Which implied contextually, that "our nature" is defined according to his own interpretation of that nature premised on his belief in the limiting nature of the "laws of physics" which is the subject of contention to begin with.

    Key words:

    inhibited,
    oppressed
    and
    limited


    I countered by suggesting that our natures were:
    To simply describe a belief in determinism as the refutation is insufficient. IMO

    And yes, most of which is being discussed is axiomatic [ self evident ] but has to be open to debate regardless.

    I apologize to all those caught up in the heat that this thread has generated.
     
    Last edited: Apr 17, 2014
  16. Quantum Quack Life's a tease... Valued Senior Member

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    Would you care to elaborate/clarify on this...
     
  17. Sarkus Hippomonstrosesquippedalo phobe Valued Senior Member

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    On what basis do you say that we are not machines? What more is there than just complexity that differentiates us from what you might consider a machine?
    Why do you think Angelus' post put a limit on, or inaccurately represent, the size/scope of human creation? Maybe you simply misunderstand what he means by what "is not in their nature to think or create"?
    And how would you link your statements to the nature of freewill?
     
  18. Quantum Quack Life's a tease... Valued Senior Member

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    deleted
     
    Last edited: Apr 16, 2014
  19. Baldeee Valued Senior Member

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    "Complexity" would be my rational explanation.
    The problem with trying to differentiate by subjective things like emotion, intelligence etc, is that, at least to me, these are also just a matter of complexity.
    As would our ability to overcome our instinct.
    As would the process of freewill.
    But then I'm someone who thinks we're just a biological machine, governed by the laws of physics (or whatever one refers to the universal laws as).
    The kicker is in appreciating the complexity of that machine and all the wonders that it can do, and is capable of.
    Such as imagining, dreaming, reaching for more than they might think themselves capable of.
    All that wonderful stuff.
    And it is all governed by the laws of the universe.
    So I think the "nature" that Angelus refers to is far wider than that which we are aware / conscious of.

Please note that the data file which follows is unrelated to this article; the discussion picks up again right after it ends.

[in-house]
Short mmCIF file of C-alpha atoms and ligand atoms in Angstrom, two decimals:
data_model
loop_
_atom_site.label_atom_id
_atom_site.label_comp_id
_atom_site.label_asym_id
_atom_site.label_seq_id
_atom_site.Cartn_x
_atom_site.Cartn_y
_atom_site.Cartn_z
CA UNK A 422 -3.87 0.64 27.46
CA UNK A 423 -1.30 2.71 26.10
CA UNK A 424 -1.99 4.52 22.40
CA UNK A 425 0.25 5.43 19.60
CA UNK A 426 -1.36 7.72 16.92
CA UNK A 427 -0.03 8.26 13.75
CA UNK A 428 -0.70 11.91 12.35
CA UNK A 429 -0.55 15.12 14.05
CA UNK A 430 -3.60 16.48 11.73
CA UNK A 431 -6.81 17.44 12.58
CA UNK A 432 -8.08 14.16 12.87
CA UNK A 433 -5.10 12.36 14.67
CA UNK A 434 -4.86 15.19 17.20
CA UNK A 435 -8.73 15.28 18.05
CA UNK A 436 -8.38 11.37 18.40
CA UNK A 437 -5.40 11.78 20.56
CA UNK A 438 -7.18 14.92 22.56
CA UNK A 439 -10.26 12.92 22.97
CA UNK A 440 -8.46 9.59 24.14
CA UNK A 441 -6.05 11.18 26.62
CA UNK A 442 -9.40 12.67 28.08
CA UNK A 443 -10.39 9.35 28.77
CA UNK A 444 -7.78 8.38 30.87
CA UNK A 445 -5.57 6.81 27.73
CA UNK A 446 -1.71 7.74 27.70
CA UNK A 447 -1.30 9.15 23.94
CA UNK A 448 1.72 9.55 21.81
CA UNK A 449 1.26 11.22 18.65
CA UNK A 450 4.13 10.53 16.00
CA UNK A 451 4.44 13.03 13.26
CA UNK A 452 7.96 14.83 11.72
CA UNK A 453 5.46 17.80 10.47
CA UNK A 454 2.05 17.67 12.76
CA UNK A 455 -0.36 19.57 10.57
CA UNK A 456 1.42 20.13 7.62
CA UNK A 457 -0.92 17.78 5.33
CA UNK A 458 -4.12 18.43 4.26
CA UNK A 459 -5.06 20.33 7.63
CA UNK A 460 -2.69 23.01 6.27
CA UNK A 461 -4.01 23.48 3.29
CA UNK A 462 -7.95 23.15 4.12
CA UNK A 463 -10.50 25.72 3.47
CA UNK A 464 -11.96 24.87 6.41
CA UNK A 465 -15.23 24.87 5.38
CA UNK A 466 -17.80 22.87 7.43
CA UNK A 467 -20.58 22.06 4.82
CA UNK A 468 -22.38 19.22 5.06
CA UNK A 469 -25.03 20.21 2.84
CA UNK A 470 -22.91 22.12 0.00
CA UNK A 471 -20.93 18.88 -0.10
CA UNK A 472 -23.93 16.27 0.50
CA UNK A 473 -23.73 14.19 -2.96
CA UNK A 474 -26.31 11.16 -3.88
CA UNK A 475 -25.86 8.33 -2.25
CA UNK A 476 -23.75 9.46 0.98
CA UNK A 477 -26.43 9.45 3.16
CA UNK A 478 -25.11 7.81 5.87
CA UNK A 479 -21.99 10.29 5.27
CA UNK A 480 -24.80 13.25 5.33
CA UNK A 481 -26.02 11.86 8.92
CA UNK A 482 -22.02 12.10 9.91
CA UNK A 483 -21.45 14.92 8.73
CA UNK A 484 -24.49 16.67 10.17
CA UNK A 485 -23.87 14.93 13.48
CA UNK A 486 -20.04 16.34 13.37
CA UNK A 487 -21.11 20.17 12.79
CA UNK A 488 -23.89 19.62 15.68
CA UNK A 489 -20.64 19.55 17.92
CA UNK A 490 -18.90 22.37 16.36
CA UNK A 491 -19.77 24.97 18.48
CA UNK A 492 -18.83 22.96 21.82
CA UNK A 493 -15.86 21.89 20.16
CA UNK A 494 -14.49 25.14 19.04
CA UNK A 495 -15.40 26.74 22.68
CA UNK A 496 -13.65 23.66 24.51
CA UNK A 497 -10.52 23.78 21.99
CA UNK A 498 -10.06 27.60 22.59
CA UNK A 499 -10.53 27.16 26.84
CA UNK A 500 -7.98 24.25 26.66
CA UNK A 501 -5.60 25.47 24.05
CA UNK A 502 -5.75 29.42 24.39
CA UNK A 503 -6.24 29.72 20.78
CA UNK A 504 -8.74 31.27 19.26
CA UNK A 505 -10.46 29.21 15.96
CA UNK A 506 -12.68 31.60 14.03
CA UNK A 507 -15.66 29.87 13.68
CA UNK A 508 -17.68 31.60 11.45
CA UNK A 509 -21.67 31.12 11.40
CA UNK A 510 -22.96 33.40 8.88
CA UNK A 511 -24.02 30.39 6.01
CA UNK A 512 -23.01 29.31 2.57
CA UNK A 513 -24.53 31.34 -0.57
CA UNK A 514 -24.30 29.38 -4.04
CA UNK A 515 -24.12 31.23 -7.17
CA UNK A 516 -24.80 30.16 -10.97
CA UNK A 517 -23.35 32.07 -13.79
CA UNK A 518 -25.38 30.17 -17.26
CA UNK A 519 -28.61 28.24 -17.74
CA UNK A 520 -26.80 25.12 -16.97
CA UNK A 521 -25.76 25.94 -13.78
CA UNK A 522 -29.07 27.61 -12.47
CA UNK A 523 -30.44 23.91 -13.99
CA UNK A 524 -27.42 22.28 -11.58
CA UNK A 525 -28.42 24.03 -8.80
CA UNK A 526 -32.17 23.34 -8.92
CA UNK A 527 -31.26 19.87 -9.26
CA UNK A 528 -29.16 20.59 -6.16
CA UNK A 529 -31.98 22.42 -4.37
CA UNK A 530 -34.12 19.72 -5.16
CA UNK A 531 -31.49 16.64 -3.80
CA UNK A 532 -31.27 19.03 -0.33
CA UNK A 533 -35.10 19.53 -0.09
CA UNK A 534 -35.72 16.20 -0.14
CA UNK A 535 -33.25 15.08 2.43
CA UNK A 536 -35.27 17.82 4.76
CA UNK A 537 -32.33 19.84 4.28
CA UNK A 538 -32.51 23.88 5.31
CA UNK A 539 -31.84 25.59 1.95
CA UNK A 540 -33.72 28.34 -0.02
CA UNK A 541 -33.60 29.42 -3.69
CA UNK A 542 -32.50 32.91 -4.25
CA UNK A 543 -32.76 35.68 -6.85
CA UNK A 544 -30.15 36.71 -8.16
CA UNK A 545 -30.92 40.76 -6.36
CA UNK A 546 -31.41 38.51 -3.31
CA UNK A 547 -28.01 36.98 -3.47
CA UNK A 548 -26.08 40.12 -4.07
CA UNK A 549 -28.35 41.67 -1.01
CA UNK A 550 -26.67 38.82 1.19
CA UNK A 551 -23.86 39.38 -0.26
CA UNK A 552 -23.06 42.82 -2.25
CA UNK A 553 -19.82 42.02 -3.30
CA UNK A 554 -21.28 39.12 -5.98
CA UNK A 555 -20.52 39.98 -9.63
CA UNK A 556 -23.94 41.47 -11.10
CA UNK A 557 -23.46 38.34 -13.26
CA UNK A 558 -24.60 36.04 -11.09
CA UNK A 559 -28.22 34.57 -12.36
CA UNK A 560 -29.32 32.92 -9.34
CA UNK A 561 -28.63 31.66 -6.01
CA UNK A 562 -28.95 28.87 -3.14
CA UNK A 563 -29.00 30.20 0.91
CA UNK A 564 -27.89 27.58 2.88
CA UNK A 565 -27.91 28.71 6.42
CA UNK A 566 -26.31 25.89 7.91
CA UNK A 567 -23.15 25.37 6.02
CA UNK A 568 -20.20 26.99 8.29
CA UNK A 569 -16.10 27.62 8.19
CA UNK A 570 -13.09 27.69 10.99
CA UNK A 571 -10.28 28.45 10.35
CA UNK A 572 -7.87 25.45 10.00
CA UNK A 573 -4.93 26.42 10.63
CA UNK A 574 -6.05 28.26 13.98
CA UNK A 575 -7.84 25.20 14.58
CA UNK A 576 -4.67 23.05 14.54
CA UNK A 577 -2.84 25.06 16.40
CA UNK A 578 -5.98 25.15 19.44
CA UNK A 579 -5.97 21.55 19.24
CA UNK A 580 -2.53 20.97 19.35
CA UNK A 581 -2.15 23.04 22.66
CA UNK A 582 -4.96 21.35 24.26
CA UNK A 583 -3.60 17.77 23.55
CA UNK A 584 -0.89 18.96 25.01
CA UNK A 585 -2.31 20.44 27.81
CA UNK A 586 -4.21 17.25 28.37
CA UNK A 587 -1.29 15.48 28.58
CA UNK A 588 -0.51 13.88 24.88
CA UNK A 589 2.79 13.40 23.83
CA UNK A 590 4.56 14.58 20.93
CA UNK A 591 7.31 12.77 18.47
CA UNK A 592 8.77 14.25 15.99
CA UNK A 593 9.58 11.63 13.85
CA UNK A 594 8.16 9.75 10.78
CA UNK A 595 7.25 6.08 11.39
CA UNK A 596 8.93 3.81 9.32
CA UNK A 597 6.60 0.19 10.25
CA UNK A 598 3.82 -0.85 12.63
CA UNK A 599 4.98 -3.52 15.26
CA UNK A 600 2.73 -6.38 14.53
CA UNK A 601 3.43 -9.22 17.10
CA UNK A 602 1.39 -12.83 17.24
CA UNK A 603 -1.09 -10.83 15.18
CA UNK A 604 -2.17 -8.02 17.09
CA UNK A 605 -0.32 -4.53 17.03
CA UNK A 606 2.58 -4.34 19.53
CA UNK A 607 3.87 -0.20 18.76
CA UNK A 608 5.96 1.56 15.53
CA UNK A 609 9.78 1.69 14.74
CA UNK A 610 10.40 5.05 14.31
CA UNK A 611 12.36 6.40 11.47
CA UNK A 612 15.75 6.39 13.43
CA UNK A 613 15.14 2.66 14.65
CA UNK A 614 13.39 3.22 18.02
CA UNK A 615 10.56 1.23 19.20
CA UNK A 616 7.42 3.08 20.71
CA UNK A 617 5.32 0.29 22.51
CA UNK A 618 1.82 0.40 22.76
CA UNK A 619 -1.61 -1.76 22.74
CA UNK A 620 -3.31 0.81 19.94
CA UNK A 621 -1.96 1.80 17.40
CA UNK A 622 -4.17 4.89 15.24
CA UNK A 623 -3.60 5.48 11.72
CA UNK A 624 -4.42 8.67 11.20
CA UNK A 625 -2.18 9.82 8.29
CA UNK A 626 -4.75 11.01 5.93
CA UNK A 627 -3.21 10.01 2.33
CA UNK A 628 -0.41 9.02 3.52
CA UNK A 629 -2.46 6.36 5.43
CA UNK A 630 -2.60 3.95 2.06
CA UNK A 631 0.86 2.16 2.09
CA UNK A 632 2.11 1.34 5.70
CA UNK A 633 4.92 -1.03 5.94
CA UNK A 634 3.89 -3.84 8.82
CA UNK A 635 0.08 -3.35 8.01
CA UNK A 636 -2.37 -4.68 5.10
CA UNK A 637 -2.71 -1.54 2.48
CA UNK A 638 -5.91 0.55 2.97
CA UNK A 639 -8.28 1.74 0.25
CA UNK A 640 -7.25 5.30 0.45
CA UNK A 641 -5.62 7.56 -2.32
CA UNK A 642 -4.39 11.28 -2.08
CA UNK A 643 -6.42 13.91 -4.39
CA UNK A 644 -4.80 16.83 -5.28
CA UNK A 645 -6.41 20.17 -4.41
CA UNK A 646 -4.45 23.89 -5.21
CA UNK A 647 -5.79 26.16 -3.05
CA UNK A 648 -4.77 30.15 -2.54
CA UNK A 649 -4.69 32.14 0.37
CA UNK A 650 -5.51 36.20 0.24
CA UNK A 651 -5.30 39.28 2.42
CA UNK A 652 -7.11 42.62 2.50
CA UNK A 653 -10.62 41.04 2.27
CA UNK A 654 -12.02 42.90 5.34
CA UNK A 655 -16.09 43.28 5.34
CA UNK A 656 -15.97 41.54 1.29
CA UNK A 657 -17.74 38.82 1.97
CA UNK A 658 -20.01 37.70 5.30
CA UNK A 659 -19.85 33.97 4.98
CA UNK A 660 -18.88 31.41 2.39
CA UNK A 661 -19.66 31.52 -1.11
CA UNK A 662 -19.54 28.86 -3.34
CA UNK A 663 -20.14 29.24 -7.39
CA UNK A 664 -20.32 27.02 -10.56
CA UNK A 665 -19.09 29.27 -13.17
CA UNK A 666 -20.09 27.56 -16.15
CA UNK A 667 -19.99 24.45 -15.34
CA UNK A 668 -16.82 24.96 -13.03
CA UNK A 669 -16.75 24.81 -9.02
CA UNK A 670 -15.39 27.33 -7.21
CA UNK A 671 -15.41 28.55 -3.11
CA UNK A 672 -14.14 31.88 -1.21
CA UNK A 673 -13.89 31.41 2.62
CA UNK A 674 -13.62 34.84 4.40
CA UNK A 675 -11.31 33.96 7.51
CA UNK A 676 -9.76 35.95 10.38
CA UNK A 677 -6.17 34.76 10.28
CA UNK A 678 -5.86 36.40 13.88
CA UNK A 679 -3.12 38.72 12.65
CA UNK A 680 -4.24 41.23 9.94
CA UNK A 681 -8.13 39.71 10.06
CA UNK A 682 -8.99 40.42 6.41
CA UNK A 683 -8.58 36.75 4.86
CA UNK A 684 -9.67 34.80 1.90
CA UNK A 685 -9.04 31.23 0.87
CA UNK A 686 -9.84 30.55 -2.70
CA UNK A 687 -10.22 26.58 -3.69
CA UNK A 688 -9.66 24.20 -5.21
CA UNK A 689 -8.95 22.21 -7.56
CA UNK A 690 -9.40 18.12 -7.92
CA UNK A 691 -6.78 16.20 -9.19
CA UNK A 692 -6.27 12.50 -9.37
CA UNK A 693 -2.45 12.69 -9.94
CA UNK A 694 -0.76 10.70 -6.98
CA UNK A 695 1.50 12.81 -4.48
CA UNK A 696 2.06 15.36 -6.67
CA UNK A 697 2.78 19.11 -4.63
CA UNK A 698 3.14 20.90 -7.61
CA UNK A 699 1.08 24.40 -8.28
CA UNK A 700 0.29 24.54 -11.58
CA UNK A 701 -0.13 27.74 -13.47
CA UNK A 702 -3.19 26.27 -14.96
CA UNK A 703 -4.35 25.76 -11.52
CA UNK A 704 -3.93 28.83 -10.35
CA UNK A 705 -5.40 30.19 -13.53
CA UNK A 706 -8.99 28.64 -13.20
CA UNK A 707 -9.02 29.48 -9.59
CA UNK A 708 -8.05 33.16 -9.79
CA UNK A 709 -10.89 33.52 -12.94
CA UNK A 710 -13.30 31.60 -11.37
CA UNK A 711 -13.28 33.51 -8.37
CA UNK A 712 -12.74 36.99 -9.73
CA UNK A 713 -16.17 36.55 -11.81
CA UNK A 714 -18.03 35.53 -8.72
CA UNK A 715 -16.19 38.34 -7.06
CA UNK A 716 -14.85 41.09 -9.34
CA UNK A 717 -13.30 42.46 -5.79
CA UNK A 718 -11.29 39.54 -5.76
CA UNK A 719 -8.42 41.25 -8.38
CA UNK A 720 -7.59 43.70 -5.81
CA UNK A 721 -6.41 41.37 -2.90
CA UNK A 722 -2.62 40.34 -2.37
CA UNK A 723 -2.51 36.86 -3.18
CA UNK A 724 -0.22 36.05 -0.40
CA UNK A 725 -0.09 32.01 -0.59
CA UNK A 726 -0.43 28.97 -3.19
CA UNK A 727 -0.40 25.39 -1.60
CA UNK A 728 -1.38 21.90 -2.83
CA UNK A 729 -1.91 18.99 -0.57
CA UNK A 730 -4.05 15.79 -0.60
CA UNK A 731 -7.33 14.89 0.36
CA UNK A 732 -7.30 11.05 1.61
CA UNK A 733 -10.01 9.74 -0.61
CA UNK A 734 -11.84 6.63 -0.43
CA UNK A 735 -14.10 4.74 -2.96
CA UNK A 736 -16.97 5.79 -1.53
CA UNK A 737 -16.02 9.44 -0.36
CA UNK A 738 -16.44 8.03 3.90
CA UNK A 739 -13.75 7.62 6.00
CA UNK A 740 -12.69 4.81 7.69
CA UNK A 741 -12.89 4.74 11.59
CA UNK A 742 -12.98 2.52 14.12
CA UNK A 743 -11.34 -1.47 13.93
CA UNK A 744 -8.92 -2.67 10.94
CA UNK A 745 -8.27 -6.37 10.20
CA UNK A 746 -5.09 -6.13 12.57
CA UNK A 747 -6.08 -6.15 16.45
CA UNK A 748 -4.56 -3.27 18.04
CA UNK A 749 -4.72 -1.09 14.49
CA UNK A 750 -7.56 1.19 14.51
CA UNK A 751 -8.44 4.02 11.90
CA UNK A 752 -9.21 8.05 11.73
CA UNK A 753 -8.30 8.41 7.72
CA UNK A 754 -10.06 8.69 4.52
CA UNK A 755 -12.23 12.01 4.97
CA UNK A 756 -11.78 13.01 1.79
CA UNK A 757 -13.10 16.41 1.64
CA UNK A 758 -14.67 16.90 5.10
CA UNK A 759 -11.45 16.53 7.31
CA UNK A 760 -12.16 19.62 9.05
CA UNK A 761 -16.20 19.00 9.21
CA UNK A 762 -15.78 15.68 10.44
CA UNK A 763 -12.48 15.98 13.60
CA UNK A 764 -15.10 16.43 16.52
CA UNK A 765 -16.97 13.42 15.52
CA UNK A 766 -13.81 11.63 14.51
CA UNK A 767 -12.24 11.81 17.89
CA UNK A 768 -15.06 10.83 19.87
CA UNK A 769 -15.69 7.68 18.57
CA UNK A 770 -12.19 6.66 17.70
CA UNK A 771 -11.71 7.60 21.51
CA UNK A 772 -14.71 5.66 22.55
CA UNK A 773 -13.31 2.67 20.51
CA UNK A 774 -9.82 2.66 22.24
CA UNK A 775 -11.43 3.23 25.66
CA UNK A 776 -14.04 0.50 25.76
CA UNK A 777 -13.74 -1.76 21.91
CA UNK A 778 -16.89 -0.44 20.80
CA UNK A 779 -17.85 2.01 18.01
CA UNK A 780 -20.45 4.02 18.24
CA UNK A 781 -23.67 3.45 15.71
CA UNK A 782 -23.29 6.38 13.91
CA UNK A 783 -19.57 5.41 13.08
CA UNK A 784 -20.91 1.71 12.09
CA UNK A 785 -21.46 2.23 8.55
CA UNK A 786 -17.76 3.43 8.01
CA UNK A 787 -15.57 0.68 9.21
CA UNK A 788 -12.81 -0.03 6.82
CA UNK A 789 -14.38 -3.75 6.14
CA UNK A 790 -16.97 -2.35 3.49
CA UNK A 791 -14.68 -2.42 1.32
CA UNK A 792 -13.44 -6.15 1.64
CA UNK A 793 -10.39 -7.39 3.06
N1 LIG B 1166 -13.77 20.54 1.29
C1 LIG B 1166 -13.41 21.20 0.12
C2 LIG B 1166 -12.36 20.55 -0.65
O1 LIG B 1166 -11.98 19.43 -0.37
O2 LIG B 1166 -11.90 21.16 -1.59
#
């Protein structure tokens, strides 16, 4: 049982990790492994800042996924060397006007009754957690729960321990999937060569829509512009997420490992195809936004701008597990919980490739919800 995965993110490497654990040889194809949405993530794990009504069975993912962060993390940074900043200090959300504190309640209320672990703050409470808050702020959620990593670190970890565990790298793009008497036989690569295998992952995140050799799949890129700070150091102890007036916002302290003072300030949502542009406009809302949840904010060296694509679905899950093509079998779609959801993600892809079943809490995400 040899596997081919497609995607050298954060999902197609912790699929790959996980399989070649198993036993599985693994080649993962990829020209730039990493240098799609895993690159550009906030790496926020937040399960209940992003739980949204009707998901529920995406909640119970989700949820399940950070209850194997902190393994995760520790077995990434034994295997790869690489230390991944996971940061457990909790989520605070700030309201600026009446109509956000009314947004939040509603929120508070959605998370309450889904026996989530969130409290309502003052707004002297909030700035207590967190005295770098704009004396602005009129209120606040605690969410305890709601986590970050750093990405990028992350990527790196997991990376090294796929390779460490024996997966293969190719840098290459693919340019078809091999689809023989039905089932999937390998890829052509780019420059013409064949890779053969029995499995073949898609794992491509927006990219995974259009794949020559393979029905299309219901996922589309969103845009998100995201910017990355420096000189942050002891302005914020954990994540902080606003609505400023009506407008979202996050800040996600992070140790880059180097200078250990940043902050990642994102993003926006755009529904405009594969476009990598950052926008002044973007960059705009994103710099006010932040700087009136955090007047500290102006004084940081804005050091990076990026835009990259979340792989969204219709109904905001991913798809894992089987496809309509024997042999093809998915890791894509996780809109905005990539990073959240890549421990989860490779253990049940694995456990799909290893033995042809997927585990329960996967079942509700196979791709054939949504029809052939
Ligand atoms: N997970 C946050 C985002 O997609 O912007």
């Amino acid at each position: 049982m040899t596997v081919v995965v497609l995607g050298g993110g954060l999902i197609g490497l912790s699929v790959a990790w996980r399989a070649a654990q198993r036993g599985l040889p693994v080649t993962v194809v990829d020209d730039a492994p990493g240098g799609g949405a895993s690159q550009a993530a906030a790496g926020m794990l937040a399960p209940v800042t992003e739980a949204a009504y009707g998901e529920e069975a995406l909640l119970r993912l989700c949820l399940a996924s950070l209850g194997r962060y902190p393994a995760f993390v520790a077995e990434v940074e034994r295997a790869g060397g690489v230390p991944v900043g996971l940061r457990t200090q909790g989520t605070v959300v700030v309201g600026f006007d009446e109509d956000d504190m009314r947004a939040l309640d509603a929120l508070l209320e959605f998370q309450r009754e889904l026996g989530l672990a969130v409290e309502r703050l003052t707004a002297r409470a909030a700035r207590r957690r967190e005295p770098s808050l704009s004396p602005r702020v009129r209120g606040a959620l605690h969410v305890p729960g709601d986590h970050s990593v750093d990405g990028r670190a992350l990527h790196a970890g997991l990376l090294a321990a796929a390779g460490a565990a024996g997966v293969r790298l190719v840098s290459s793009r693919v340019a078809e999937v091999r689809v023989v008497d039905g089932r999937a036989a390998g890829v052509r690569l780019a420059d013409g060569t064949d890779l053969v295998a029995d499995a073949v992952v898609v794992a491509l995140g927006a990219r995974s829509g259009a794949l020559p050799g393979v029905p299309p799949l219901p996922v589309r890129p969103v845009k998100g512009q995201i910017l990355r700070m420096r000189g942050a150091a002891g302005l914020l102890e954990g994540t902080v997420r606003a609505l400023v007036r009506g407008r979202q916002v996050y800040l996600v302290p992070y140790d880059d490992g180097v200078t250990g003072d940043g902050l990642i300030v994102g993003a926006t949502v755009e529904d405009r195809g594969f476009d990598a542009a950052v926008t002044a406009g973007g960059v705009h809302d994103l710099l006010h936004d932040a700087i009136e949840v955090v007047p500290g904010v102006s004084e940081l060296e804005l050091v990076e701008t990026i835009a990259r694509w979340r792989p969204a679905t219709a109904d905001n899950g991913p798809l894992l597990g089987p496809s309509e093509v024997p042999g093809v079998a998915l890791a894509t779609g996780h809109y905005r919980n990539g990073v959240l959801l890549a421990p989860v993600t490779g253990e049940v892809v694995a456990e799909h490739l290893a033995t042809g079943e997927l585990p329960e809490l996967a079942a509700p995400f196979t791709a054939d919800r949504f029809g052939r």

In fact, I would say that anything we do is, by definition, within our nature.
     
  20. Quantum Quack Life's a tease... Valued Senior Member

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    If we accept that the human mind has an Imagination, and that imagination is uninhibited by the "Laws of Physics" then by virtue of the observable existence of an Imagination one could conclude that the uninhibited nature of the imagination is a product of the "laws of physics" ~ laws that are waiting to be revealed.

    If imagination is what affords us our freewill then there is no reason to consider freewill to be in defiance of the "laws of physics" in fact one could consider that freewill is "enshrined" by the laws of physics.
     
  21. Quantum Quack Life's a tease... Valued Senior Member

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    I can only repeat what I posted earlier:
    Two of the key differences between a machine [ even a biological one ] and a self determined human are FEAR and IMAGINATION. IMO

    This video demonstrates quite clearly, Fear and imagination in combination from a multitude of perspectives... [ including the authors and viewers]
    [video=youtube;WjeptaI2T8E]https://www.youtube.com/watch?v=WjeptaI2T8E[/video]
     
  22. cluelusshusbund + Public Dilemma + Valued Senior Member

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    Variation in responses can have the apperance of free choise... but just like wit human actions... thers no explanation of how Bolo is not simply a part of a casual chain.!!!

    Thers no "central headquarters" (near or far... lol) that i know of... but by ignorin external causes... an assumin that human actions begin wit the brain... then poof... jus like magic... free will

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  23. Quantum Quack Life's a tease... Valued Senior Member

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    I guess that is what imagination is often referred to... magic!

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    Imagination = freewill = magic! hmmmm.....